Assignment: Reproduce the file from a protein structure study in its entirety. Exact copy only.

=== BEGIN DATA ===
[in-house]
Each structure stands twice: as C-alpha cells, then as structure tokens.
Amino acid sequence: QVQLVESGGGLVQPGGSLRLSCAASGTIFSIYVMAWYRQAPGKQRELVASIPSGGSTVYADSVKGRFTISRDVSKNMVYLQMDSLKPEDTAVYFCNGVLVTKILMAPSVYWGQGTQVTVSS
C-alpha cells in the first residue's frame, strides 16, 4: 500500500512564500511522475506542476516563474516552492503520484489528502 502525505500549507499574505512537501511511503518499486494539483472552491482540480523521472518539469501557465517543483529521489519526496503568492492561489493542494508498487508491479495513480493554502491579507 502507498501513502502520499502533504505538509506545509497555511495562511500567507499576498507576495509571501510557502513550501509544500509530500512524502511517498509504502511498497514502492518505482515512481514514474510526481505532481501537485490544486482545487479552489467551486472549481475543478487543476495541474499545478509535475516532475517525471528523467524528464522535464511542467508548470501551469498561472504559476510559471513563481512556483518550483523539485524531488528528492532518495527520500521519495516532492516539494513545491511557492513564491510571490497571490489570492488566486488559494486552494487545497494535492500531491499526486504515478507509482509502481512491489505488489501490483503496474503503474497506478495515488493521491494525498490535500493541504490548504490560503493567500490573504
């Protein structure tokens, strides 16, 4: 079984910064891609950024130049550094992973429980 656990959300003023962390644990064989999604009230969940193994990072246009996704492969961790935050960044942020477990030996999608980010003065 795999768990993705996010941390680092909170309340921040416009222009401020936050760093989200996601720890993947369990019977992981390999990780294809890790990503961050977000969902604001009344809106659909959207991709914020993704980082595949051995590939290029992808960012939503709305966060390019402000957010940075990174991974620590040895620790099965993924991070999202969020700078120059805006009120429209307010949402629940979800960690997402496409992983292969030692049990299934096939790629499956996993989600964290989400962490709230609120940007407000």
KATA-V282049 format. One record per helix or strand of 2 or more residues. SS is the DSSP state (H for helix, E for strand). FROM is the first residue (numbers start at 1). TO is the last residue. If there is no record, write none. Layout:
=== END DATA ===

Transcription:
[in-house]
Each structure stands twice: as C-alpha cells, then as structure tokens.
Amino acid sequence: QVQLVESGGGLVQPGGSLRLSCAASGTIFSIYVMAWYRQAPGKQRELVASIPSGGSTVYADSVKGRFTISRDVSKNMVYLQMDSLKPEDTAVYFCNGVLVTKILMAPSVYWGQGTQVTVSS
C-alpha cells in the first residue's frame, strides 16, 4: 500500500512564500511522475506542476516563474516552492503520484489528502 502525505500549507499574505512537501511511503518499486494539483472552491482540480523521472518539469501557465517543483529521489519526496503568492492561489493542494508498487508491479495513480493554502491579507 502507498501513502502520499502533504505538509506545509497555511495562511500567507499576498507576495509571501510557502513550501509544500509530500512524502511517498509504502511498497514502492518505482515512481514514474510526481505532481501537485490544486482545487479552489467551486472549481475543478487543476495541474499545478509535475516532475517525471528523467524528464522535464511542467508548470501551469498561472504559476510559471513563481512556483518550483523539485524531488528528492532518495527520500521519495516532492516539494513545491511557492513564491510571490497571490489570492488566486488559494486552494487545497494535492500531491499526486504515478507509482509502481512491489505488489501490483503496474503503474497506478495515488493521491494525498490535500493541504490548504490560503493567500490573504
């Protein structure tokens, strides 16, 4: 079984910064891609950024130049550094992973429980 656990959300003023962390644990064989999604009230969940193994990072246009996704492969961790935050960044942020477990030996999608980010003065 795999768990993705996010941390680092909170309340921040416009222009401020936050760093989200996601720890993947369990019977992981390999990780294809890790990503961050977000969902604001009344809106659909959207991709914020993704980082595949051995590939290029992808960012939503709305966060390019402000957010940075990174991974620590040895620790099965993924991070999202969020700078120059805006009120429209307010949402629940979800960690997402496409992983292969030692049990299934096939790629499956996993989600964290989400962490709230609120940007407000």
KATA-V282049 format. One record per helix or strand of 2 or more residues. SS is the DSSP state (H for helix, E for strand). FROM is the first residue (numbers start at 1). TO is the last residue. If there is no record, write none. Layout: